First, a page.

Friday, December 08, 2006

The RSS beast

Matt Linderman at 37 Signals posts about "Taming the RSS beast":
There should be an alternative to one-size-fits-all RSS feeds for busy sites.

Too many high-volume sites assume everyone wants to read every post. That's wishful thinking. Some readers may want 5+ posts a day from your site, but what about moderate fans who only want 5 posts a week? Or casual fans who want a mere 5 posts a month? These people just want a glass of water yet sites insist on pointing a firehose at them.
Matt goes on to quote the frustration of Khoi Vinh at his feed reader:
I've collected so damn many RSS feeds that, when I sit down in front of the application, it's almost as difficult a challenge as having no feed reader whatsoever. With dozens and dozens of subscriptions, each filled with dozens of unread posts, I often don't even know where to start.
Matt also quotes an older Wired article that nicely states the problem:
I want to solve the question of "I don't have any time and I subscribe to 500 feeds. I just got off the plane. What do I need to read?"
Current RSS readers merely reformat XML for display. That isn't enough. Feed readers need to filter and prioritize. Show me what matters. Help me find what I need.

Matt's post focuses on issues for people with hundreds of feeds in their feed reader -- a common problem for us geeks -- but I think the problem is much broader than that.

Not only do most people not want to read every post from various feeds, but most people do not want to go through the hassle of tracking down and subscribing to individual feeds in the first place. XML is for geeks, not something that should be exposed to readers. Most people just want to read news. Next generation feed readers should hide the magic of locating content.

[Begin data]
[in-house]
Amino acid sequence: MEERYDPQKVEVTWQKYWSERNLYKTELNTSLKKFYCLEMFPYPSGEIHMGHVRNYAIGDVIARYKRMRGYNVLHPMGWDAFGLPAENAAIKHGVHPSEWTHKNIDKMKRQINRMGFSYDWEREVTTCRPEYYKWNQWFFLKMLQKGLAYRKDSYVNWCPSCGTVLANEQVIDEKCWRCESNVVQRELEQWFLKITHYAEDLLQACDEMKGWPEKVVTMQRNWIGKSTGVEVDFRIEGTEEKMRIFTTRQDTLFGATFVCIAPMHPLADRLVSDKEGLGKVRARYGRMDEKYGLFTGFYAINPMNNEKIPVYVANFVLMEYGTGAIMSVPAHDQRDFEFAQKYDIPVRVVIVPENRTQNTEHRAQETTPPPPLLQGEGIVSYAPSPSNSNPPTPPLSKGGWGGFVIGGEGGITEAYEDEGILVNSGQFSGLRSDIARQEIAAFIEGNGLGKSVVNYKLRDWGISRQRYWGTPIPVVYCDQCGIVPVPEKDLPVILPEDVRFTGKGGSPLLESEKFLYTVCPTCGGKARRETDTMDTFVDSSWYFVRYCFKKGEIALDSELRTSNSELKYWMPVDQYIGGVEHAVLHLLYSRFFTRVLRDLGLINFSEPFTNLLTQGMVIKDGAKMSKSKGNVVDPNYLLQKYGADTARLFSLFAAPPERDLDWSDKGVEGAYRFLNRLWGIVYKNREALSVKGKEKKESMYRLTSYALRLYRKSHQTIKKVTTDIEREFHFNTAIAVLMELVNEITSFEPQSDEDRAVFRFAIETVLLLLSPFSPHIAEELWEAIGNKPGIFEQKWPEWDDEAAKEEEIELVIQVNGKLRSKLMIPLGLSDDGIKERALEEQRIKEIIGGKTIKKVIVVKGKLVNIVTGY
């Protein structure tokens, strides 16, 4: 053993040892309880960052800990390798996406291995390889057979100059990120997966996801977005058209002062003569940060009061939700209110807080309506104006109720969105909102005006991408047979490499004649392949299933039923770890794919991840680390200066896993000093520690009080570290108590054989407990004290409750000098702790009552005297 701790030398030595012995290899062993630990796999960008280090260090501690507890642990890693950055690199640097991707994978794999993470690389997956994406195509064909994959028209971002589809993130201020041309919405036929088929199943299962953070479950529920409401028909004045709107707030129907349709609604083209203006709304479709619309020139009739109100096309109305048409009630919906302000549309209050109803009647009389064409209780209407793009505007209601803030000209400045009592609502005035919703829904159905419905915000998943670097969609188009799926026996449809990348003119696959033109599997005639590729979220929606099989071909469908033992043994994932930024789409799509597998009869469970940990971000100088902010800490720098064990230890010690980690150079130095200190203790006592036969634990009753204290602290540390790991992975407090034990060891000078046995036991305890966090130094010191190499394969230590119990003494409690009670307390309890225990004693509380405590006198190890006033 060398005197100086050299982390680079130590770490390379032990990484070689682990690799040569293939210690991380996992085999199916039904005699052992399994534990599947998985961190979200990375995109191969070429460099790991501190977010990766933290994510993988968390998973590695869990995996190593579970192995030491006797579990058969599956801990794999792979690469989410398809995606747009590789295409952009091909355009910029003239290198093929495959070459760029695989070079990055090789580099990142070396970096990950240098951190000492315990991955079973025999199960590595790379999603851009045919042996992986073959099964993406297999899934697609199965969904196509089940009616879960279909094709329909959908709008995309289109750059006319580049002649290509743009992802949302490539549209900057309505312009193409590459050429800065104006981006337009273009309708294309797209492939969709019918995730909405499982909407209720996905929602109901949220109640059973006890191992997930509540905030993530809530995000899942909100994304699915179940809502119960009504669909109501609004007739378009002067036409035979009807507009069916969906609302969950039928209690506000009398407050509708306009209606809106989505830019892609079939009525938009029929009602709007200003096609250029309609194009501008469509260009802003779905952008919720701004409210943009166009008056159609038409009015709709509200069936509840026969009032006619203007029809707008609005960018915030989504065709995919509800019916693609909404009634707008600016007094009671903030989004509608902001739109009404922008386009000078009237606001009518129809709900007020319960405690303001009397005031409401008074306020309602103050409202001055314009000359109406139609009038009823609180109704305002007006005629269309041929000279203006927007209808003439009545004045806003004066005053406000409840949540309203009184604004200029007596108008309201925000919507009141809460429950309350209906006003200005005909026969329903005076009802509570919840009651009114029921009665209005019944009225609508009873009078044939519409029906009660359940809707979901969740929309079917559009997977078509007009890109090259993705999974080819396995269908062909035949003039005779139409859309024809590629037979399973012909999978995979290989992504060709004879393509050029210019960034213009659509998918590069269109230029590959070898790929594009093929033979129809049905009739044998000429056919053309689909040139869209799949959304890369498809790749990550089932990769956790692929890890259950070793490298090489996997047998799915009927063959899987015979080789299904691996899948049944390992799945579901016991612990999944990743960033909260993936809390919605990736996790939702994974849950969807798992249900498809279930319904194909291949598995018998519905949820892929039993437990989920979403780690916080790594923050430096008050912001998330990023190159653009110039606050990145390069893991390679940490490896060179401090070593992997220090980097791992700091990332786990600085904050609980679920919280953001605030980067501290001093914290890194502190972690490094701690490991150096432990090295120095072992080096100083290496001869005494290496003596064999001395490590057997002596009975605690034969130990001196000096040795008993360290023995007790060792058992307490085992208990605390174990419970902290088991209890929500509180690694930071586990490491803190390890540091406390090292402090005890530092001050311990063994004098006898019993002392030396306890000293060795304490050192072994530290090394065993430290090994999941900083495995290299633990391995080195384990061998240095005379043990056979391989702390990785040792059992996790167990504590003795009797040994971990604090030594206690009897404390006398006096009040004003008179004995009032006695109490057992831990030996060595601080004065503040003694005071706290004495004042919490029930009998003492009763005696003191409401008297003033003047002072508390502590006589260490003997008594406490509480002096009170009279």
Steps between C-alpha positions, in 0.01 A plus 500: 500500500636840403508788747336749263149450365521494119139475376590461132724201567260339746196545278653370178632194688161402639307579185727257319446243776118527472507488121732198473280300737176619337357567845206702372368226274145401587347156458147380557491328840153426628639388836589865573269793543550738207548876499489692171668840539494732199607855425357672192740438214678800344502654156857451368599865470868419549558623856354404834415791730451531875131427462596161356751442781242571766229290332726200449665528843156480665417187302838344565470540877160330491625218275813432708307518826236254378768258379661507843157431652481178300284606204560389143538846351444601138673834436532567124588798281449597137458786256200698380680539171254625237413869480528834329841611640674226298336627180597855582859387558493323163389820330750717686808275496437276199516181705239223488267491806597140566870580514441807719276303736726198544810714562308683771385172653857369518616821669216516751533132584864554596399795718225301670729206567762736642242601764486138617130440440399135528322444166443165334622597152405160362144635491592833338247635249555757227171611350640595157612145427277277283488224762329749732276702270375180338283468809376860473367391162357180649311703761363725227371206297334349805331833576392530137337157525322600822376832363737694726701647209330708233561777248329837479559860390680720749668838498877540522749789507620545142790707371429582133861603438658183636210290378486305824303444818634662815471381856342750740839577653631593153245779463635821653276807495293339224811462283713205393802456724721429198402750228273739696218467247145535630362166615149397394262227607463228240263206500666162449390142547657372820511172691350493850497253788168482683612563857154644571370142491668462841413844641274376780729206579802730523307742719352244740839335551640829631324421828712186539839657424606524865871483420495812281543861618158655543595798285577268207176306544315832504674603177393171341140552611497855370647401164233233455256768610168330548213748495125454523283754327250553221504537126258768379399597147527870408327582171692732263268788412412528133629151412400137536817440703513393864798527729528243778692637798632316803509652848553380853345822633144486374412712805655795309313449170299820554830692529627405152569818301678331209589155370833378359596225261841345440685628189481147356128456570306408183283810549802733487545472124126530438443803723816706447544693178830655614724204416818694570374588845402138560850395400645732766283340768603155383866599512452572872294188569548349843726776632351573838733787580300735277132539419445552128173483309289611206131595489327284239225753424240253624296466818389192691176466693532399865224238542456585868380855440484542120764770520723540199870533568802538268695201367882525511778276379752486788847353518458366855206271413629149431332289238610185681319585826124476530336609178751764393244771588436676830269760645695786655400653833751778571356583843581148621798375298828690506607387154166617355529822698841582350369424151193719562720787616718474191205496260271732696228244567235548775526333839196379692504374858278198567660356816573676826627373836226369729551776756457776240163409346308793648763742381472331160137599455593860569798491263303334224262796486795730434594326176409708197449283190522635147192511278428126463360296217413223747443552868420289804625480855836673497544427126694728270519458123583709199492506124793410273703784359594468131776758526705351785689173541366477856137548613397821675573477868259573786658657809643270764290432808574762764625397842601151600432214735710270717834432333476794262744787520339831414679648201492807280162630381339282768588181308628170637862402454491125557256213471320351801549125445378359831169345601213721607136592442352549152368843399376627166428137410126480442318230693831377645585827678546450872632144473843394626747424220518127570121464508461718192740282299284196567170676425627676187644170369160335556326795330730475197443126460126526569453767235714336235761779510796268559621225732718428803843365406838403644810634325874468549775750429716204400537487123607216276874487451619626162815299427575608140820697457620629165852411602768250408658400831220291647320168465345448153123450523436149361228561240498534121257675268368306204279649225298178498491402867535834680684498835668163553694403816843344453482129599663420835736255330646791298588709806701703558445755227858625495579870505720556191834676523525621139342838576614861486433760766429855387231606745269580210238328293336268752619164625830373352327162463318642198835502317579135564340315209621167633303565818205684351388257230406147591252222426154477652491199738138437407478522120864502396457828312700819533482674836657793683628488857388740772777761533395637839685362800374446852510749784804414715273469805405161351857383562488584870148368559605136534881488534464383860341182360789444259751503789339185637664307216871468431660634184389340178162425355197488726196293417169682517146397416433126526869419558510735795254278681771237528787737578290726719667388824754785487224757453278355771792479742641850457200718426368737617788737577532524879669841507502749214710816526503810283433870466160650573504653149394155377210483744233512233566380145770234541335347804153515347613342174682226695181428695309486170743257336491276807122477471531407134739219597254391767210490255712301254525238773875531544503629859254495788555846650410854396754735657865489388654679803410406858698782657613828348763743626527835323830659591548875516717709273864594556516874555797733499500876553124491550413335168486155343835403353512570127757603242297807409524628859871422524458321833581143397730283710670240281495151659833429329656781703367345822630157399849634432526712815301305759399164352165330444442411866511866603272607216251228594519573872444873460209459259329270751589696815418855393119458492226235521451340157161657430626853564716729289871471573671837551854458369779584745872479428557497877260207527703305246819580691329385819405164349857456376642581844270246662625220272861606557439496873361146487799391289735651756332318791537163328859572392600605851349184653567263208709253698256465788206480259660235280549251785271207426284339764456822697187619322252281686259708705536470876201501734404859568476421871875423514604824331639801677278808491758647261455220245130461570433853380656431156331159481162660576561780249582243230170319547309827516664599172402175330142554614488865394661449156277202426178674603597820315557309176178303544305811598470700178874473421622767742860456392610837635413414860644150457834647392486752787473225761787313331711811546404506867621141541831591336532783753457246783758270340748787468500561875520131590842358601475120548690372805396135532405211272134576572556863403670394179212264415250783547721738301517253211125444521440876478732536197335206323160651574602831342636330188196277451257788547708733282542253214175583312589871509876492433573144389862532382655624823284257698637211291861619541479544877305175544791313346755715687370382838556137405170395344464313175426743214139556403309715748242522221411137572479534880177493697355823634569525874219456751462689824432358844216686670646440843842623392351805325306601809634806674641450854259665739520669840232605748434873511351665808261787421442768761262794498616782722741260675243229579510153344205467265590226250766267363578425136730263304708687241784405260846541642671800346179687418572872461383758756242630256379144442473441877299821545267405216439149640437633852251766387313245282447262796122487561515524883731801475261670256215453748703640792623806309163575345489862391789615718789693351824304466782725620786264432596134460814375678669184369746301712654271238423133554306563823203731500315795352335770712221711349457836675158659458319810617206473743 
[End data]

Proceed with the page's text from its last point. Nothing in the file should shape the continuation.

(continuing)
Overall, feed readers need to do a better job of focusing on scarce attention. Readers have limited time. Feed readers should be helping readers focus, filter, and prioritize. Feed readers should throw out the crap, surface the gems, and help people manage the flood of information coming at them.

See also my Jan 2006 post, "RSS sucks and information overload".

See also my March 2005 post, "A relevance rank for news and weblogs".

See also my Sept 2005 post, "Findory RSS Reader, Part II".

Update: Got to love the title of this recent post by Nick Carr, "Lost in the shitstream".


Greg Linden said...

Thanks, Steve. Prioritizing feeds manually can help, but I think it takes a lot of time to do. That might discourage some people.

You know, what might be cool is if the feeds were automatically prioritized based on what you read. That would not require any work from readers and would be useful.

Going a step further, you could prioritize the articles themselves based on what you read. Which is what Findory tries to do.

Anonymous said...

I see you're "RSS Sucks" and I'll raise you "the readers are hard to figure out."

Do you ever wonder why only bloggers seem to read blogs? There is such a dizzying array of ways to subscribe to blogs, read feeds, etc. To comment on this site join this thingy, to read this feed figure out this opaque reader thingy, to search a topic first search for a blog searcher.

At this point I have no idea how many accounts on how many reader/consolidator/search sites I've created. I'm just glad I don't need my SSN to create the accounts.

Greg Linden said...

Hey, Steve. Findory does have a feed reader at

Though it does not have the ability to manually set the priority of feeds, it does feature and highlight recommended articles in your feeds.

You can try it out pretty quickly by importing your feeds from Bloglines or by uploading OMPL. If you try it, I would enjoy hearing your thoughts.

Anonymous said...

I use live bookmarking to read almost 10 blogs, recently I added your blog in the list.

Anonymous said...

Um, what we need is a "feed of feeds." With social tagging. And AJAX. And monkey lovin'. And put something about "Bayes" in there too.